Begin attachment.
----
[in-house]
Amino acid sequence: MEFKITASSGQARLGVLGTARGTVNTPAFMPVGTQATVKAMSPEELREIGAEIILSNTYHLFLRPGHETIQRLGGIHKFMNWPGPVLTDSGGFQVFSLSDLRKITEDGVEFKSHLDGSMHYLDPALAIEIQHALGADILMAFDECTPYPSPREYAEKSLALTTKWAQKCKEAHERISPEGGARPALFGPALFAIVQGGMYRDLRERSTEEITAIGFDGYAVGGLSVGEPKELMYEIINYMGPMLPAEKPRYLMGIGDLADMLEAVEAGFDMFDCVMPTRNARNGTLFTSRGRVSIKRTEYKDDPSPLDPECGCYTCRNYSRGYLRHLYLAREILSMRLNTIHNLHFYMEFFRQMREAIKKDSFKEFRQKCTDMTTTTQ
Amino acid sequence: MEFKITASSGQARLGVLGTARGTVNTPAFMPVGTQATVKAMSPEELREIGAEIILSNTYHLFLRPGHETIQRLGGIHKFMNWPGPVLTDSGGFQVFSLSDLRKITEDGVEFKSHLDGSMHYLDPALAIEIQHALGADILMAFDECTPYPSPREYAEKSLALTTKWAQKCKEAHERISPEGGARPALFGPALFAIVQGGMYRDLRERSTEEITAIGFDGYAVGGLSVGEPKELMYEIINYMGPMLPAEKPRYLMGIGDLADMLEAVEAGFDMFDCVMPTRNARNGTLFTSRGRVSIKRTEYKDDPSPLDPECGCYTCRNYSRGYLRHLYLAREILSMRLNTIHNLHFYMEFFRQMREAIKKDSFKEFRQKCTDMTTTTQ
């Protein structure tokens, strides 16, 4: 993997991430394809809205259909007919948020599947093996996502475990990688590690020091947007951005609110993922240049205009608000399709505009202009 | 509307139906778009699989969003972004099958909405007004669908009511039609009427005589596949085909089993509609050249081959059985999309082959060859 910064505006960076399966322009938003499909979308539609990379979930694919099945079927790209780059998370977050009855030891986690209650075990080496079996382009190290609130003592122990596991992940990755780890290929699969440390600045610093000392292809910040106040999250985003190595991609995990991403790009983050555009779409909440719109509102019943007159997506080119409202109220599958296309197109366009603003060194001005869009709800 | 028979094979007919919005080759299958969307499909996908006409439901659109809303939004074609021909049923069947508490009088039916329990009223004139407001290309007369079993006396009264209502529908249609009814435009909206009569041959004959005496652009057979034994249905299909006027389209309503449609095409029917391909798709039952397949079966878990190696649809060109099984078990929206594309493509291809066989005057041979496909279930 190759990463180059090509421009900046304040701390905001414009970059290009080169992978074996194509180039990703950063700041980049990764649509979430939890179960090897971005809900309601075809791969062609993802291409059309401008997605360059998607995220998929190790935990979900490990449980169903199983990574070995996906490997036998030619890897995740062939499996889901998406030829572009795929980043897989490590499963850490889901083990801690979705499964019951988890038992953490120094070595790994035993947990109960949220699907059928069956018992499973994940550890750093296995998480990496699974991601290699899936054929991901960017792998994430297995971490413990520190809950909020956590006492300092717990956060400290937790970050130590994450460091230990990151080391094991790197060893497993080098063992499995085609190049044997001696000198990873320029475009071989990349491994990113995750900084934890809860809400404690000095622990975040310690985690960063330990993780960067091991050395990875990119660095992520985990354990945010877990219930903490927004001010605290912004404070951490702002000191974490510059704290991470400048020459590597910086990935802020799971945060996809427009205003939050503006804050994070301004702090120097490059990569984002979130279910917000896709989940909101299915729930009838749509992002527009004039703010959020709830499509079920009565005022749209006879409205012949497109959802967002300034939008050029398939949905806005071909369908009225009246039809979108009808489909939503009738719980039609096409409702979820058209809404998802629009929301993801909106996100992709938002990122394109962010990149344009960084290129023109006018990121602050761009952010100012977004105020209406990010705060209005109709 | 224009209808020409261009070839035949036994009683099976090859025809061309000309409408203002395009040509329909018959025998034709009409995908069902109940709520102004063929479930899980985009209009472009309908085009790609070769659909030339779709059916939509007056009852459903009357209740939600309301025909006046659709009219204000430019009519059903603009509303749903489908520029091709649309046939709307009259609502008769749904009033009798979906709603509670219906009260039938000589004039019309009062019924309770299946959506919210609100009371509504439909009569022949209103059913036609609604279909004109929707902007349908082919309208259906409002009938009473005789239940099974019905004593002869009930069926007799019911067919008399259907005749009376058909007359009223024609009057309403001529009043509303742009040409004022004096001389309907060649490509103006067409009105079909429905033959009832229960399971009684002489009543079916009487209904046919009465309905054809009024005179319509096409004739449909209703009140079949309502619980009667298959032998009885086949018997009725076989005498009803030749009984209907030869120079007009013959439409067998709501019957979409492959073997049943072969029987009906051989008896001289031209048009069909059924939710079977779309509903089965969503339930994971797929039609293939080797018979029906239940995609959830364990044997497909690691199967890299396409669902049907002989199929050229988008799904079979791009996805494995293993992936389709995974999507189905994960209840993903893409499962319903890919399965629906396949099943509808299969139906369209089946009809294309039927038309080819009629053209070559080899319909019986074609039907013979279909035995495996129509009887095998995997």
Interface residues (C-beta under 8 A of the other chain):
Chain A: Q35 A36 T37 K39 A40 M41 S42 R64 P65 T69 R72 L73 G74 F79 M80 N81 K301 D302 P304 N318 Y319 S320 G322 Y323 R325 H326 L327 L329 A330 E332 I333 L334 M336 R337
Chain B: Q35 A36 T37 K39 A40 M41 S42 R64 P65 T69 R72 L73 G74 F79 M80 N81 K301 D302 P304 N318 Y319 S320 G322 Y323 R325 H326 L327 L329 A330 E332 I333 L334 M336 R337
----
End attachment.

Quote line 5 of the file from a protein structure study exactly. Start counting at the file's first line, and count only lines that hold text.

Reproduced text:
Interface residues (C-beta under 8 A of the other chain):